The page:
Element Collection

Element Collection

Friday, May 20, 2011

Copper Compound Conundrum, Part 2

Copper Compound Conundrum Part 2: Testing the Solution

If you remember from my last post, my reaction scheme for this was the following:

1) CuSO4 + 2NaHCO3 == CuCO3 + Na2SO4 + CO2 + H2O
2) CuCO3 + 2HCl == CuCl2 + CO2 + H2O
3) CuCl2 + 2NaOH == Cu(OH)2 + 2NaCl
4) Cu(OH)2 + H2SO4 == CuSO4 + 2H2O

After performing step 3 and filtering and drying the precipitate, I ended up with a dark green powder which was likely a mix of copper(II) hydroxide, oxide, and carbonate. All three of these compounds should react with sulfuric acid to form copper sulfate, so I figured I'd go ahead with the last step in my video's reaction scheme anyway. I should have ended up dissolving all the solids into a nice blue solution of copper sulfate like I started with. Here's what actually happened.


The original solution is in the beaker on the right. You can see that I ended up with an emerald green solution, and a blue precipitate!

This was very puzzling, so I decided to perform some experiments. You can see one of these in the test tube on the left. The solution looks very similar to my copper chloride step from above, so I wanted to see if this is what it was. Copper chloride solutions show different colors based on the concentration of chloride ions - concentrated solutions are green, and on dilution become blue. So, I transferred a few mL of the green solution into the test tube and diluted it with a few mL of distilled water. Sure enough, as you can see in the photo, the color changed to blue! This was a strong indication that I was correct.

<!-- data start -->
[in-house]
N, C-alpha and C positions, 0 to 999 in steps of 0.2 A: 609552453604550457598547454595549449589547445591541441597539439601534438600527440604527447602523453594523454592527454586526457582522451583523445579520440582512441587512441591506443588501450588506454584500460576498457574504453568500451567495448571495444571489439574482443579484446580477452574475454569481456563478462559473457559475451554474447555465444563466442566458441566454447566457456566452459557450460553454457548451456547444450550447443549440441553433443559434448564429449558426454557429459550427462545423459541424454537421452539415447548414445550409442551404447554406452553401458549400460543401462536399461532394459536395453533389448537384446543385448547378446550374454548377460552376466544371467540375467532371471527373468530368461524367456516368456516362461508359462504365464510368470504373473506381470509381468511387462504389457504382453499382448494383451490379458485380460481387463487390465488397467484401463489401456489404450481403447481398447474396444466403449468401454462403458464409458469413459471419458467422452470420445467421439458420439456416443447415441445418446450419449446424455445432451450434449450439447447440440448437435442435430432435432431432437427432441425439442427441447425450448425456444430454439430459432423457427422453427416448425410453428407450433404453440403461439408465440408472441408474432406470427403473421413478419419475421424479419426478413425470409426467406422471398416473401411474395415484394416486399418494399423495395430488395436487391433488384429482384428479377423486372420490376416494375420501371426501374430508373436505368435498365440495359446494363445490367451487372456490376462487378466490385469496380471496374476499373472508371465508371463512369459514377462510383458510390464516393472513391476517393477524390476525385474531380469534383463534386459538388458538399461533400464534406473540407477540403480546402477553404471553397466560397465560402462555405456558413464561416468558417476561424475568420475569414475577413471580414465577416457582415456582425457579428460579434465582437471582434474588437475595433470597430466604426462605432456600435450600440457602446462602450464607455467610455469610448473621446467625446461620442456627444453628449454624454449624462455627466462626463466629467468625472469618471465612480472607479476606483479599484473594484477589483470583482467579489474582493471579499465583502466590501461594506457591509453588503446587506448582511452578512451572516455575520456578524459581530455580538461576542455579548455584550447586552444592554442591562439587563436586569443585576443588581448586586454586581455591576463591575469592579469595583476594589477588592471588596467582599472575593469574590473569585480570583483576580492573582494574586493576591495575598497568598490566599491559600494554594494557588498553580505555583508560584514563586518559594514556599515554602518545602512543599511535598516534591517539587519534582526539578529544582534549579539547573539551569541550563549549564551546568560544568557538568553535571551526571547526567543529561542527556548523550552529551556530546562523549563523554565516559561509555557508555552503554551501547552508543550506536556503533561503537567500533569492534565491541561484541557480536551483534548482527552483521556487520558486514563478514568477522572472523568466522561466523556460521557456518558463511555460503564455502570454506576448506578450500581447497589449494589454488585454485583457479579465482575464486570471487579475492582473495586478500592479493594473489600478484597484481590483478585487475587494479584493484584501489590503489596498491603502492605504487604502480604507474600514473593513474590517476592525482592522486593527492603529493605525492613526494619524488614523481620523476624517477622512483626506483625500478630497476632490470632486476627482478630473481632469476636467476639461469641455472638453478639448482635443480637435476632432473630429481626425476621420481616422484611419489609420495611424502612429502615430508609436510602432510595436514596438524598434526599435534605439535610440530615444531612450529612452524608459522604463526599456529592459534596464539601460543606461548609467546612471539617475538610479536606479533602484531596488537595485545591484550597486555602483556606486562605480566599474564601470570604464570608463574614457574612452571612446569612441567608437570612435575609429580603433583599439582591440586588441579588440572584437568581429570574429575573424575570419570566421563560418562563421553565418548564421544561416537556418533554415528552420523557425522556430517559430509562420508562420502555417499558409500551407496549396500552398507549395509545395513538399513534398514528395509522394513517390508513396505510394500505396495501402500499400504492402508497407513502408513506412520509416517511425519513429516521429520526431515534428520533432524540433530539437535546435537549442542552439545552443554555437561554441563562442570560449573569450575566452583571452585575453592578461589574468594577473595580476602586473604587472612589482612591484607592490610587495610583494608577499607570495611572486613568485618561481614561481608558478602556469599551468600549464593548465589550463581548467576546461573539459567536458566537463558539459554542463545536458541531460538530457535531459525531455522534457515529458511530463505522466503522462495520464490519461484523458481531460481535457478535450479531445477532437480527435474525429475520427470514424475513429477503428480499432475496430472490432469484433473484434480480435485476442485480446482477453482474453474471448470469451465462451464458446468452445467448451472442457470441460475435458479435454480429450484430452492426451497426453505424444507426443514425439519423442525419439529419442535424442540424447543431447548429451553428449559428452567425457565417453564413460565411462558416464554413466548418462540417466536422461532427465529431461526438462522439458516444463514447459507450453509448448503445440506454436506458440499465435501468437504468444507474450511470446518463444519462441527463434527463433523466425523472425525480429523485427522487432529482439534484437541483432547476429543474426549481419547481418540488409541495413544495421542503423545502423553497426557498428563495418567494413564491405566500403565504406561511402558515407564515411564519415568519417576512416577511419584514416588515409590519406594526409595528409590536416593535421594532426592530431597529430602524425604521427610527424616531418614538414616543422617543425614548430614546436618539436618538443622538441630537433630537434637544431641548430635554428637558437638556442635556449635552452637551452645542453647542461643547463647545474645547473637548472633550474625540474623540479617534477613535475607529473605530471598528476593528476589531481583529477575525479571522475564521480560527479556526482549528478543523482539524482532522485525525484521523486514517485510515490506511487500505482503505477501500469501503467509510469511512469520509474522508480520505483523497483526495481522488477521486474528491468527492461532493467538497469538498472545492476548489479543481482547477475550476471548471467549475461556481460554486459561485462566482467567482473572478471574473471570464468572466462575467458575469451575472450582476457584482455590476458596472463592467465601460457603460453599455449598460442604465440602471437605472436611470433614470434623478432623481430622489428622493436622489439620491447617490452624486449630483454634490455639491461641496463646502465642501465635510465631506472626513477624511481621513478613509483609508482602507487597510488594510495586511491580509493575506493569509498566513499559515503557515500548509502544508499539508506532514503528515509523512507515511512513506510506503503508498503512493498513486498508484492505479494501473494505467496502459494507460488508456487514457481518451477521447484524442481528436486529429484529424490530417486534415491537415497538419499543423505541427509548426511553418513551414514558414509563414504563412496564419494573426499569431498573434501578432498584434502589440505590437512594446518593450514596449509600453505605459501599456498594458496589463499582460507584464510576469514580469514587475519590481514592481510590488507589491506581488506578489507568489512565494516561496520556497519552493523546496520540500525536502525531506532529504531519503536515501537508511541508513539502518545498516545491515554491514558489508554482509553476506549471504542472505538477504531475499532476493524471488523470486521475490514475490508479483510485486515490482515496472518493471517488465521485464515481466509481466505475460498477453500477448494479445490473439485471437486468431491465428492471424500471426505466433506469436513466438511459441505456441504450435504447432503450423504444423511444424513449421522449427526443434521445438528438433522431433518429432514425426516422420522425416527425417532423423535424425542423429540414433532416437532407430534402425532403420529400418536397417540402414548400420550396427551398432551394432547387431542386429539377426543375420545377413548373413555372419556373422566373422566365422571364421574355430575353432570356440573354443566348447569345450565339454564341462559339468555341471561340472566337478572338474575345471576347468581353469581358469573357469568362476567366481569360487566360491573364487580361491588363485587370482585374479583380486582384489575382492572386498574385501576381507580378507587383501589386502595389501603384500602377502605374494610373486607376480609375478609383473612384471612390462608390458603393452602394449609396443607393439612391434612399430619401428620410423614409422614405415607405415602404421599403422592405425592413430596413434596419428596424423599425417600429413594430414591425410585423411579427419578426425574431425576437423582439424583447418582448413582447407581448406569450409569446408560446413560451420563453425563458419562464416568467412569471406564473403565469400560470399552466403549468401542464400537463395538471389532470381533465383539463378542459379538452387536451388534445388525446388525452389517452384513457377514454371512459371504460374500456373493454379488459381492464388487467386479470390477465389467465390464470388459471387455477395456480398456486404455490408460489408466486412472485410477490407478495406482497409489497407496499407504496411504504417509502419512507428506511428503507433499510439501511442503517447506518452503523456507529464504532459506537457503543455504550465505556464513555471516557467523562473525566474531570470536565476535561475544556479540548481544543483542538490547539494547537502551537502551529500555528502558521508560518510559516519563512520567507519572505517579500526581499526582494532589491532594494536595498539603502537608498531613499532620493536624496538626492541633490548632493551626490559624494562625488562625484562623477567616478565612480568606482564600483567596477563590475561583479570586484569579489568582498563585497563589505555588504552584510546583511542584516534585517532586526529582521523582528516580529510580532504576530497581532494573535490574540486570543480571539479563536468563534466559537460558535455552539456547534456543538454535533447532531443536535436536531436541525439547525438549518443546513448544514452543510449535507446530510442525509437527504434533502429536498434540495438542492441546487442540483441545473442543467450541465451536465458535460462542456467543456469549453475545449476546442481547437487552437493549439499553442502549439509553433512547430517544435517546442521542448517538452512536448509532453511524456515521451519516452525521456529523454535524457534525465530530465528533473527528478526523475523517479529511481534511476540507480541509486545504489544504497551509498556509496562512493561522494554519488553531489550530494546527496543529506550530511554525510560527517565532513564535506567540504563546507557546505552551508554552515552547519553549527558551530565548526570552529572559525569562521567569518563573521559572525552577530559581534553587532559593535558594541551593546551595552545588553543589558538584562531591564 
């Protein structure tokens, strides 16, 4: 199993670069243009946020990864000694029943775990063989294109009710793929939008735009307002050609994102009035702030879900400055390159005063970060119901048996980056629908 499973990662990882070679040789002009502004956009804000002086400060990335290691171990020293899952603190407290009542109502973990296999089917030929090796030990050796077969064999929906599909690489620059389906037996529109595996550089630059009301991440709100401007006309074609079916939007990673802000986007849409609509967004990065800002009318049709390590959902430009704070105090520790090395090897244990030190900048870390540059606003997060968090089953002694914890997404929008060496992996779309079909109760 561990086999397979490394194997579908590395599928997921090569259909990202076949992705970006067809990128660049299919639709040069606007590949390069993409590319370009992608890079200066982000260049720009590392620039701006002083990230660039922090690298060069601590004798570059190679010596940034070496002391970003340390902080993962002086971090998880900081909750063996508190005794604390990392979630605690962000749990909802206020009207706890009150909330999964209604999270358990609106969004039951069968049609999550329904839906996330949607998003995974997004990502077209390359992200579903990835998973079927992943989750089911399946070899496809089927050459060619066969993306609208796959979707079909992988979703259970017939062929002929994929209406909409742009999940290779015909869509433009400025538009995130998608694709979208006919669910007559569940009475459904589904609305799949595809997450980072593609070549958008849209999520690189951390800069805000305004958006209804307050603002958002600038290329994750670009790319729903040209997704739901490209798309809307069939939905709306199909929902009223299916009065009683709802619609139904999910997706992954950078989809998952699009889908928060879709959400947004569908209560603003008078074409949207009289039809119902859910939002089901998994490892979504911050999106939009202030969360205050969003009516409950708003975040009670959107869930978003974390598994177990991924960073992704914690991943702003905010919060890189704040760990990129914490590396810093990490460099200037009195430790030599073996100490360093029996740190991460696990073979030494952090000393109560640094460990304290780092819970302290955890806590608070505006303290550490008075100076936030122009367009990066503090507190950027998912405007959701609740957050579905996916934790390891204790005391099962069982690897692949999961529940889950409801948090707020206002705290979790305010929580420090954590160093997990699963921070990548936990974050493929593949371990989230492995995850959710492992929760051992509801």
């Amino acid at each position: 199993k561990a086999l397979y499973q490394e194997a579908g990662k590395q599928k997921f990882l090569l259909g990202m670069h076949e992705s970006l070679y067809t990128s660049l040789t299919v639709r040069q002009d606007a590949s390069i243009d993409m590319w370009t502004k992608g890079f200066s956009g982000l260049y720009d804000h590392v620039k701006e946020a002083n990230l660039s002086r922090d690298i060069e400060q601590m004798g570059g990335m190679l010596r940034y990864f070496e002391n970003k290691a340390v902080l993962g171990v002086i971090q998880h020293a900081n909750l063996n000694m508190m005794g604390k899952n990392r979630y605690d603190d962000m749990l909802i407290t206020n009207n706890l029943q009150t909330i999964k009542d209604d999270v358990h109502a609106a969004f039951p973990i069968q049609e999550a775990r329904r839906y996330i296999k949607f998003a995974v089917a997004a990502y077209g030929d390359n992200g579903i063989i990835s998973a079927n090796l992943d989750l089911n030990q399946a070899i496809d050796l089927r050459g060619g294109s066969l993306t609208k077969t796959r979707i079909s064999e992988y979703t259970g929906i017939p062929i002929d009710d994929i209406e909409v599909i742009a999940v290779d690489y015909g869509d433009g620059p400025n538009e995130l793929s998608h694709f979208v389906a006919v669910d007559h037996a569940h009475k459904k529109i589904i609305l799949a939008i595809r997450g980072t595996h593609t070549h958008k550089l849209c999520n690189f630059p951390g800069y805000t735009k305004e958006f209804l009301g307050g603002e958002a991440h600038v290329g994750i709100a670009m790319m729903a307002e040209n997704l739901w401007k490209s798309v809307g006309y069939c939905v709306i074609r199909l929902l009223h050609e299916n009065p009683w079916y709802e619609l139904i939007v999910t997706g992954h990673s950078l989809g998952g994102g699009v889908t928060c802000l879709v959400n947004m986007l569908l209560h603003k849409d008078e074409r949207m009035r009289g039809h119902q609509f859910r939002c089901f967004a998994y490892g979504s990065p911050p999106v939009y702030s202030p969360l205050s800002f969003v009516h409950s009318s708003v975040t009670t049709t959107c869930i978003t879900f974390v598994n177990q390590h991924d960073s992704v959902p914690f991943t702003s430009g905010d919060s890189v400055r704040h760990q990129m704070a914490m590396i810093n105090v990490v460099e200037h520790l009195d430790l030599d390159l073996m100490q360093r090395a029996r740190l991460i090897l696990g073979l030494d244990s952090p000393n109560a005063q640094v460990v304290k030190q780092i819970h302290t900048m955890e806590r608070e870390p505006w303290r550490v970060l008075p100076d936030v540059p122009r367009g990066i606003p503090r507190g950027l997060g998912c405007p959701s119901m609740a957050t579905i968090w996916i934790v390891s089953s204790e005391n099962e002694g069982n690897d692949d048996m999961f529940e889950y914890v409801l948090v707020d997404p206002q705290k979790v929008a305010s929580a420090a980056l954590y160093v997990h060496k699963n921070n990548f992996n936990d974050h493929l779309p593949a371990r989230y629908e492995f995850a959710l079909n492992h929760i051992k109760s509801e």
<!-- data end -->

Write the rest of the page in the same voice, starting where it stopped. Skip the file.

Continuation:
To test this further, I performed the standard test for the chloride ion. This is done by simply adding a solution of silver nitrate. If chloride is present, a white precipitate of silver chloride will form. This is exactly what happened:

 The first photo is while dropping in the AgNO3 solution, which immediately forms the white precipitate. The second photo is after some had settled. Leaving it standing for a while longer, more settled and the turbidity disappeared with the color remaining the same. This to me suggests the presence of copper(II) nitrate in solution, as it should be.

The green liquid of my mystery product is indeed copper(II) chloride.

But how did this happen? Where did the chloride come from? There may have been some salt left over from reaction 3, but I washed the precipitate a number of times with water so that should have been mostly removed. Certainly there wasn't enough around to make such a concentrated solution of chloride. These are interesting questions that I am currently searching for an answer for. I'll update this post when I have it figured out.

Stay tuned for Part 3, where I investigate the identity of the blue precipitate!

Part 3: Testing the Precipitate 

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